Wednesday, June 9, 2010

Finding Nighthawks, Part 3

For days now we've been searching for Edward Hopper's Nighthawks diner. We discovered that it was not on the MTA property at Mulry Square, as popularly believed, nor did it exist on the other possible prow-shaped corners in the area. Just as I'm about to call it quits, a clue turns up in a 1950s Land Book.


1930s Land Book

At the Municipal Archives, you use Land Books to determine the block and lot numbers of the building you seek, then match them up with the tax photos on the microfilm. In these Land Books, here and there, a business is described in a word or two. The Land Book from the 1930s makes no mention of a diner anywhere at Mulry Square. But the updated 1950s Land Book shows a new addition.


1950s Land Book

In Block 613, Lot 62, on the corner where 7th Avenue South hits Perry Street, the 1950s mapmaker has drawn a rectangle and written the word DINER.

Sometime between the late 1930s and the 1950s, a diner appeared on the southwest corner of the Mulry Square triangle. Hopper painted Nighthawks in 1942.


close up of Mulry Square, 1950s

Excited to at last be on the verge of solving this mystery, I quickly locate the microfilm and scroll to the tax photo at Block 613, Lot 62. My eyes are bleary by the time I get to it, but all I see is the Esso gas station on the northernmost corner of the triangle. I check and recheck my numbers. I scroll back and forth, again and again. Nothing.

There is no photo on that microfilm showing the southwest corner--no photo of the spot where the mapmaker wrote in "DINER." The Esso station occupied Block 613, Lot 59—not Lot 62. Maybe someone screwed up the lots. Maybe the photo is missing.

I think, with an irrational tinge of paranoia, "Maybe someone removed the photo. Maybe they don't want us to know the truth!"


1933: SW corner of Mulry Square, no diner yet

I go to the 1980 tax photos, hoping the mystery diner will still be standing in those 30-year-old shots, but whatever diner was there at mid-century has already been demolished and replaced with the building that today houses Empire Szechuan Village.

In the 1940s and 50s, people coming out of the Village Vanguard would have looked right at the diner. They might have crossed the avenue to go in for a late-night bite. But lost between photographic documentations, the diner at 613 - 62 remains a ghost to us.


Southwest corner of Mulry Square today, Google

I hit a wall. The missing photo of Block 613, Lot 62 puts me in a foul, defeated mood. I go back to the drawing board. But nothing in the New York Public Library's 1930s photos, nothing in the Municipal Archives' 1940 and 1980 photos, and nothing standing today looks like a good match for Hopper's Nighthawks diner.

The one photographed restaurant in the Mulry Square triangle is a castle-shaped burger joint attached to the gas station on the northeast side--so very not Nighthawks.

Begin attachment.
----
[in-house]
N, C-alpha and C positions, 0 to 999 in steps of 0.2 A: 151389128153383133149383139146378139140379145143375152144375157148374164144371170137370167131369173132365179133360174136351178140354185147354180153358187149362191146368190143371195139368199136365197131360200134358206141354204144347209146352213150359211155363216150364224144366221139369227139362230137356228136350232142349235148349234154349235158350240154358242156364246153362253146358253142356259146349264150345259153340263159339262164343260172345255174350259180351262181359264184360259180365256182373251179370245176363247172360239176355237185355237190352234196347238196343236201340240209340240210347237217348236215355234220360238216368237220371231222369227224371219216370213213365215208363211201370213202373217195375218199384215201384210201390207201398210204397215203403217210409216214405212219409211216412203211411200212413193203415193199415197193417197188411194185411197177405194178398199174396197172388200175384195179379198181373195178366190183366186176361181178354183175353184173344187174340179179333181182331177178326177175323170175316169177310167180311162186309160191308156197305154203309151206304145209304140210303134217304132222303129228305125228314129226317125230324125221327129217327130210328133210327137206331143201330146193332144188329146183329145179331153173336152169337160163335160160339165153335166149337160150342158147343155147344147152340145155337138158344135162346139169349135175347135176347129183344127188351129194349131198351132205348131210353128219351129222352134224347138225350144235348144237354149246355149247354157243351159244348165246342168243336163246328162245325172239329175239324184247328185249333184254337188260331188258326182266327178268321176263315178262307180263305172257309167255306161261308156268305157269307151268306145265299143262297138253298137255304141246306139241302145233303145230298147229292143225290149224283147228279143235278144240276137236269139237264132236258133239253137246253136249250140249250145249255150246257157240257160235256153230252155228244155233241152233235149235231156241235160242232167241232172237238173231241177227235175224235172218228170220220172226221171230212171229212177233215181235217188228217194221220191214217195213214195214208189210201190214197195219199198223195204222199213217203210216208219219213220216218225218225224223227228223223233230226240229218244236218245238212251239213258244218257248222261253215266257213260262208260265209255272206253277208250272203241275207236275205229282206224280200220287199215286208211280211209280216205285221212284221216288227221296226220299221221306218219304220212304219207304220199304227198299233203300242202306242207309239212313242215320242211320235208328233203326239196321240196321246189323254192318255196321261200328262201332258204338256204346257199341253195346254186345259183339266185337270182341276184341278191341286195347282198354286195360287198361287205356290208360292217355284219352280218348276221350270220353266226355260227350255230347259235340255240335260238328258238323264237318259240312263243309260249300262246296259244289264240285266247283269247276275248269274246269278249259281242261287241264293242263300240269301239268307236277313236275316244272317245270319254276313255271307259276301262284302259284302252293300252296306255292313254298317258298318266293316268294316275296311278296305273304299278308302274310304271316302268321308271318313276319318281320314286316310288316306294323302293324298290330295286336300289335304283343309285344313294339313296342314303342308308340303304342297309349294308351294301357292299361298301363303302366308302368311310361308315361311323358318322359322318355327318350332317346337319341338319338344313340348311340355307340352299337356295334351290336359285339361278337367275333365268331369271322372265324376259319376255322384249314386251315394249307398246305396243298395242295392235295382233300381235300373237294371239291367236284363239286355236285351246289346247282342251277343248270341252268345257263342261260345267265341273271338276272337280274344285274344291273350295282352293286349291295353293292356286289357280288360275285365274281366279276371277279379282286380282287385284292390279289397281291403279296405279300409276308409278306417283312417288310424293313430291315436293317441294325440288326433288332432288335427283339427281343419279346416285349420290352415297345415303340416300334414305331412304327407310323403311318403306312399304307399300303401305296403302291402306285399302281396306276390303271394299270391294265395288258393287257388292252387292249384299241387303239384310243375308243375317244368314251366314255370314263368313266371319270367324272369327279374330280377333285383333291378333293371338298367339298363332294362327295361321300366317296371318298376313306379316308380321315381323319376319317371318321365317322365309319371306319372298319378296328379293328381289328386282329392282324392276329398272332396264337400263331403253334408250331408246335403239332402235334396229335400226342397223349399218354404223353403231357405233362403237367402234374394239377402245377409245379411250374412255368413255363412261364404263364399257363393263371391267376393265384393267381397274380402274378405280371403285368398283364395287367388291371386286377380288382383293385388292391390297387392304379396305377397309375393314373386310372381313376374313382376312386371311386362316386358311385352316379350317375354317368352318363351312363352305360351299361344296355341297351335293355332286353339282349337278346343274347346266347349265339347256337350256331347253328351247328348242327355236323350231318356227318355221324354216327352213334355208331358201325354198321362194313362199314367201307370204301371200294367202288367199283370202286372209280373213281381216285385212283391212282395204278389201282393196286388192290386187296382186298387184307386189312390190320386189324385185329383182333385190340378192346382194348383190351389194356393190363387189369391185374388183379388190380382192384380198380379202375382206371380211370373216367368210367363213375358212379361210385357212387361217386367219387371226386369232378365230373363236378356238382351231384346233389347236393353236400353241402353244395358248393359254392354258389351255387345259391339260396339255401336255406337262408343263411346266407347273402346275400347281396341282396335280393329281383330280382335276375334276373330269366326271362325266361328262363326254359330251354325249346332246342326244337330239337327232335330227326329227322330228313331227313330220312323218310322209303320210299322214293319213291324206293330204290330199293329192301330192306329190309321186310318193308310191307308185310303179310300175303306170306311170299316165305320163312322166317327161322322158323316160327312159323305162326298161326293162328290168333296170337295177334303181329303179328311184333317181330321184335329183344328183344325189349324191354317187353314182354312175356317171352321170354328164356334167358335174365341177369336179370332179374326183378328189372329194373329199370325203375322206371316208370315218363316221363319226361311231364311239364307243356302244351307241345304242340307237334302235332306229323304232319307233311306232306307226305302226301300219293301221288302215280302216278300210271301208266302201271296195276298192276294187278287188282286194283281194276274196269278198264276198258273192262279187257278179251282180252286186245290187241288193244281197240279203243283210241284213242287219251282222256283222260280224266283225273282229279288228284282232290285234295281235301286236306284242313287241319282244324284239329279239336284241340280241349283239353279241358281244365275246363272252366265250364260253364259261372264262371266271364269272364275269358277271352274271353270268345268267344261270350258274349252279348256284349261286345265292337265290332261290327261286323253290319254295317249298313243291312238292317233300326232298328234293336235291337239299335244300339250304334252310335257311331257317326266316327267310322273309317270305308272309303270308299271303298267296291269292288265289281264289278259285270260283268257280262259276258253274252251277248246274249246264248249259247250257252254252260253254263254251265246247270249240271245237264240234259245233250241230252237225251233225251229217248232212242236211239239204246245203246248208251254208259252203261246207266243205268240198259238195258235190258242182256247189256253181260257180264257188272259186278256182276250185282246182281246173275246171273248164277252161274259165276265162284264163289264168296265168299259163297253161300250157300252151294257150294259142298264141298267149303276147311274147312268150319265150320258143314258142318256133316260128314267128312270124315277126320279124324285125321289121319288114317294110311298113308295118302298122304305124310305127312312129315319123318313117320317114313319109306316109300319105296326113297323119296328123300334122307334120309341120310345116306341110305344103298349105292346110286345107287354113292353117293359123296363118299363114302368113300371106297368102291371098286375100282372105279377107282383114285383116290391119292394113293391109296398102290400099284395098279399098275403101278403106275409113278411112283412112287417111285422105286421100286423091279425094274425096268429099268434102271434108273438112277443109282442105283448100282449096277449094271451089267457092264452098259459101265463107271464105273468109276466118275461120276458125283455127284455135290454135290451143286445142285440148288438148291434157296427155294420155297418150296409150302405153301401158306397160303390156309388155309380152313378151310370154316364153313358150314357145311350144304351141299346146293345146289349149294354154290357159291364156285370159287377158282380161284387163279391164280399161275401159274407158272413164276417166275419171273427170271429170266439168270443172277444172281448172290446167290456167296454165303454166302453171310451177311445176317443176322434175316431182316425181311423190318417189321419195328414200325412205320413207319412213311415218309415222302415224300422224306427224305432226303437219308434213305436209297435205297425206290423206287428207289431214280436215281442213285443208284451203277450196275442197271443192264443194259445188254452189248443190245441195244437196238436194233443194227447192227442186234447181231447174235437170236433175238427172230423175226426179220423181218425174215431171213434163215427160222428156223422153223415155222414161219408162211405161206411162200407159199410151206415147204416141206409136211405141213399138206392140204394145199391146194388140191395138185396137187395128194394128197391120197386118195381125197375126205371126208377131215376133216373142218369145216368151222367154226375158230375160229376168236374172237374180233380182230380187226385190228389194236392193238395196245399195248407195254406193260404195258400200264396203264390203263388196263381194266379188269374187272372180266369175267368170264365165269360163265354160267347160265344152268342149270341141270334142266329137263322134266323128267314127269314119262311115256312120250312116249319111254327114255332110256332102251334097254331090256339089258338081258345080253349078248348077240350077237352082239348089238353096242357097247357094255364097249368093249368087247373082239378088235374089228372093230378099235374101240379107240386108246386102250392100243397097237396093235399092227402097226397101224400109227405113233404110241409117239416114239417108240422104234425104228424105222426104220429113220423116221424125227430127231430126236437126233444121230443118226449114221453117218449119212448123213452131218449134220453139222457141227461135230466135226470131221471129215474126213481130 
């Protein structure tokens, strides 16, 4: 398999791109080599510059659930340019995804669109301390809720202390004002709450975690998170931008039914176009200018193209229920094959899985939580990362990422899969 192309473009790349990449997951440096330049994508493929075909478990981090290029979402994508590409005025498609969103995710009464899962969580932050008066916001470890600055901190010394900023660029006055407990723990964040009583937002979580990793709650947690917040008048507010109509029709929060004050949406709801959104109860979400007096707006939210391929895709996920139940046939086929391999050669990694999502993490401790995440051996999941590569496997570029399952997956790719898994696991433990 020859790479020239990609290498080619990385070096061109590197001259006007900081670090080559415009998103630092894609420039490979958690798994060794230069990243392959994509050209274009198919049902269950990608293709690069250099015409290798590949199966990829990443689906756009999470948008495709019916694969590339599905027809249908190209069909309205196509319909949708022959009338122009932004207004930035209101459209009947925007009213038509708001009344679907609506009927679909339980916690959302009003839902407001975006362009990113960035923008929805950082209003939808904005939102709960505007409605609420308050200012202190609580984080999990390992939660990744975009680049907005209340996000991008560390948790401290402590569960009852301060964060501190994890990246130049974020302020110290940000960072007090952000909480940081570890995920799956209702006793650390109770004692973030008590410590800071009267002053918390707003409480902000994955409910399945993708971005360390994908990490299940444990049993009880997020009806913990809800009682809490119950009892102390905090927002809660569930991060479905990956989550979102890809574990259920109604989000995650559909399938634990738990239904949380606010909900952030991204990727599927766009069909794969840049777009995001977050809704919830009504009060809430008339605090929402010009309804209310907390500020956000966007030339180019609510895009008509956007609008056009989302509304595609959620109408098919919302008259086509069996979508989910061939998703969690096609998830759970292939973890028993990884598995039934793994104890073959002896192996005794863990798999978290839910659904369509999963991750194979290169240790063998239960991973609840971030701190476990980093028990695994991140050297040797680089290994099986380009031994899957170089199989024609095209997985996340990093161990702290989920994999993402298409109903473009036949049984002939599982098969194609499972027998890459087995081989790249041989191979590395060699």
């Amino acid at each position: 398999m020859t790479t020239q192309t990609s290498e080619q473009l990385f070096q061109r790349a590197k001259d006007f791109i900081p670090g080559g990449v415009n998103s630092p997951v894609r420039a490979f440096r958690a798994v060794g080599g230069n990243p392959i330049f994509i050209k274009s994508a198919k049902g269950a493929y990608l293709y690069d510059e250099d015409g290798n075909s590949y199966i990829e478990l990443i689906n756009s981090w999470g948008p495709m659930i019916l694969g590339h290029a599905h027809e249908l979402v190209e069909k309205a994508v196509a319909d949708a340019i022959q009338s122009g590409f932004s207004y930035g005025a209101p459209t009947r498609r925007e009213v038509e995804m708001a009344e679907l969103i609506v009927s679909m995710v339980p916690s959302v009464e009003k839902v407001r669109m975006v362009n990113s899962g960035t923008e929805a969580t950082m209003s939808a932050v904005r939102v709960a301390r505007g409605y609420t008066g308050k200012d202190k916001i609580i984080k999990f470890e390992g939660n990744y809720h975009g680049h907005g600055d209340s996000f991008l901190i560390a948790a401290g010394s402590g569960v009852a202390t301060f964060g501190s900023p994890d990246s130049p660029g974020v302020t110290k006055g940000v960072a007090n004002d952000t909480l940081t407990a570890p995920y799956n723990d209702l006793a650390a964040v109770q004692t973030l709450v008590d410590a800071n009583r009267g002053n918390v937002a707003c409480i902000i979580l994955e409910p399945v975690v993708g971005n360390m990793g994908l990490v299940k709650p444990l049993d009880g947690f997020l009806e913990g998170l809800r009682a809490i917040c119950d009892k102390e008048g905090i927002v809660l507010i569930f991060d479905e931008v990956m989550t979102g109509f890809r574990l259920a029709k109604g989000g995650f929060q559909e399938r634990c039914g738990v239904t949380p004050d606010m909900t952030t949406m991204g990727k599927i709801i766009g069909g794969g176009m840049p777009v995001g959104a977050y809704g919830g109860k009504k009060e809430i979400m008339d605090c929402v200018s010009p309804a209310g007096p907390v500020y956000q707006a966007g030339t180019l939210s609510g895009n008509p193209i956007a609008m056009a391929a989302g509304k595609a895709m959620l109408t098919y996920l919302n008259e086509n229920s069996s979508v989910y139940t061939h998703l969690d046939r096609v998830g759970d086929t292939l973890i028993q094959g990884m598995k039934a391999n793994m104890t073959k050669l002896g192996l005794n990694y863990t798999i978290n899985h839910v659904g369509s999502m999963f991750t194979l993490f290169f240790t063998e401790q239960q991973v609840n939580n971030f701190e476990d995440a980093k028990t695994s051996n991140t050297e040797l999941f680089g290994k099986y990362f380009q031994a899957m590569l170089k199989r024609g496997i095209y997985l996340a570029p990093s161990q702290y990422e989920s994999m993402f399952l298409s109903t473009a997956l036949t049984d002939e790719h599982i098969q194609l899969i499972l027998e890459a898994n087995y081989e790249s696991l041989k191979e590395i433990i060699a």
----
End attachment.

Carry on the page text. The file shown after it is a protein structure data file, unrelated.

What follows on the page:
NYPL, 1933

Could the Nighthawks inspiration have been the mystery diner at Block 613, Lot 62 behind the Esso gas station? Possibly. If the diner was built in time, Hopper might have decided to paint it in 1942 because it was new. He may have been attracted to the novelty of it. If only I could find some further evidence of its existence.

After my trip to the Archives, I go online and search for images of that corner. I come up empty, but I do find a Certificate of Occupancy from 1942. It states that a one-story commercial building went up in this spot, Block 613, Lot 62, also known as 173 7th Ave. So. The date of completion was February 26, 1942, the year Nighthawks is dated. But was it the Hopper diner?



Trying to fit the dates together, I dig through my bookshelves for Gail Levin's biography of Hopper. There she tells us that the painting was begun in December 1941, three months before the date on the Certificate of Occupancy for the mystery diner.

It's possible. The diner at Perry and 7th may not have been open for business, but it was standing when Hopper made his sketches.

Right? I'm not sure of anything at this point.



I look back at the 6 prow-shaped corners, at the paper print-outs and notes I took from the Archives. I zoom in on the photos from the NYPL. What did I miss?

Could the Nighthawks diner have been in the narrow wedge that is today's West Village Florist? Could it also have been that little vanished slice behind the Loew's Sheridan theater? Yes to both, if Hopper took some liberties with the facades. And the backgrounds.


Christie's

In the charcoal studies for Nighthawks, you can see that the background is quite vague, messy pencil scribbles with details that appear and disappear from sketch to sketch. As Teri Tynes noted in an email to me, "Some people think Hopper essentially spliced in his Sunday Morning painting for the background."

We know that the woman in the diner is Hopper's wife, Jo. The brick buildings in back probably came from another painting. Maybe the diner, too, is a composite.



There is more evidence for this explanation than for any other.

In the Hopper biography, Levin tells us that a Vogue interviewer discerned that the diner was "based partly on an all-night coffee stand Hopper saw on Greenwich Avenue...'only more so.'" Hopper said, "I simplified the scene a great deal and made the restaurant bigger. Unconsciously, probably, I was painting the loneliness of a large city."

Partly. More so. Simplified.



As the truth becomes clearer, I am finding it difficult to bear this idea that, outside of Hopper's imagination, there was no Nighthawks diner at all.

Certainly, there was something of substance among those many triangular corners. I look through my muddy print-outs of the tax photos. Here’s a familiar-looking wedge. There’s a glassy corner. And that’s a background of dark bricks. The curved window may have belonged to that grocery store or that bakery. The cornice might have come from this shop that sold wines and liquors.